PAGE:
Specialty Coffee from Chile? It’s In the Works

Collaborative project aims to develop high-quality coffee on Easter Island.


Located just south of coffee-producing countries like Bolivia and Peru, Chile has many of the natural conditions beneficial to growing coffee, but currently has no commercial production. A new endeavor is trying to change that, with scientists, coffee professionals, and food experts joining together on a pilot project that aims to grow specialty coffee on the Chilean territory of Easter Island.

Leading the project are Chilean coffee-importing company Bee Coffee Shop, the Latin American Alliance of Specialty Coffee (Latam SCA), and agro-wine business accelerator AgroWine Lab. The focus of their efforts is creating a specialty-coffee origin in Easter Island—known locally as Rapa Nui—a 63-square-mile island in the southeastern Pacific Ocean, perhaps best known for its signature stone statues. The pilot project will plant one hectare of commercial specialty coffee, providing best agricultural training to Rapa Nui inhabitants to grow high-quality coffee.

Easter Island will be the home to Chile’s first venture into growing specialty coffee.

Pamela Villablanca, Bee Coffee Shop’s Coffee Hunter, says coffee arrived in Rapa Nui between 1800 and 1860 from Dutch colonists, but Rapa Nui’s coffee farms have long been abandoned. However, a small amount of wild coffee continues to grow at Rapa Nui, and the project will enlist genetic researchers to discover more about these varieties. Maximiliano Morales from AgroWine Lab said in an announcement that the project will study the wild coffee and then form a plan for developing specialty coffee in the region. “We are going to work with the public-private sector to articulate a roadmap of specialty coffee from Rapa Nui so all the aspects will be covered: genetics, farming, methods, roasting, branding, marketing and sales perspective,” he said.

Pamela Villablanca of Bee Coffee Shop is part of a team of coffee professionals, agronomists, and specialty purveyors investing in the coffee project on Easter Island.

The project’s members say one of their main goals in developing a specialty-coffee region in Rapa Nui is for the local farmers to play an active role. “It is important to be able to develop a collaborative work with the islanders, because the knowledge and methodologies are for their benefit,” says Pamela of Bee Coffee Shop. “We are dedicated to high-quality coffee and delivering coffee growers the tools to reach [this goal].”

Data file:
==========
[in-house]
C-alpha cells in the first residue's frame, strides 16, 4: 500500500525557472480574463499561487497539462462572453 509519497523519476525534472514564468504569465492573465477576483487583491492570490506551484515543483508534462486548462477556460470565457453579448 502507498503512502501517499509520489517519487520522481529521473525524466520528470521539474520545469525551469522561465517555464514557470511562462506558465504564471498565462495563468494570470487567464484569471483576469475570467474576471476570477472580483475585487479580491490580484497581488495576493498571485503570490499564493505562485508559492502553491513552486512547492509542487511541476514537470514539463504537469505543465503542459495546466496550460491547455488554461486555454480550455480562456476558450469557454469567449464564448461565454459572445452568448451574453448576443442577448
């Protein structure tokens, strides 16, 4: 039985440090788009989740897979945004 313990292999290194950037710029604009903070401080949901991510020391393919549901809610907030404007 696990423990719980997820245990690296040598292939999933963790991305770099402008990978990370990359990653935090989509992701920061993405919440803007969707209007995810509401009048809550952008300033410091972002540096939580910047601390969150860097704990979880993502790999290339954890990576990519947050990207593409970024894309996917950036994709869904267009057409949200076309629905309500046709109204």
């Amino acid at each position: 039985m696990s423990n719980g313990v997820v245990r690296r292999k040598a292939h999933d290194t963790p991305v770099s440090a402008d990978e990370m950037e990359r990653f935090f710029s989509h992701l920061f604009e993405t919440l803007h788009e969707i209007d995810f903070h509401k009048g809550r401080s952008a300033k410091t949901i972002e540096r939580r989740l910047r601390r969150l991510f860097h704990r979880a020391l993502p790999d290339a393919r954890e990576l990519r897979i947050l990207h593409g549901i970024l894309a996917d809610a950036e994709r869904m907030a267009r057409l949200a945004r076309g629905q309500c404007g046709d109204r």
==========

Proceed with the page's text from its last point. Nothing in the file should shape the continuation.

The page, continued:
AgroWine will run a business accelerator to help launch this project, which will aim to benefit those native to Easter Island.

While the pilot is starting small with one hectare of coffee, AgroWine Lab’s business accelerator is holding working sessions to develop a strategic plan to search for investors who can help continue the organic growth of the initiative. Maximiliano of AgroWine Lab says the team is excited not just for the possibilities that can be discovered in coffee from Rapa Nui, but also in the opportunity to build on Chile’s global reputation as a top food producer known for its high quality and traceability standards.

Maximiliano adds that while coffee from the region has been slow to develop, he is extremely excited at the potential the group is now seeing. “There is no explanation why coffee was never a real business in Rapa Nui,” he says. “It has been lost in time for over 200 years—it’s crazy! But thanks to this alliance, it is finally moving forward.”

Chris Ryan
About Chris Ryan 12 Articles
Chris Ryan is Barista Magazine’s online copy editor and a freelance writer and editor with a background in the specialty coffee industry. He has been content director of Sustainable Harvest and the editor of Fresh Cup Magazine.

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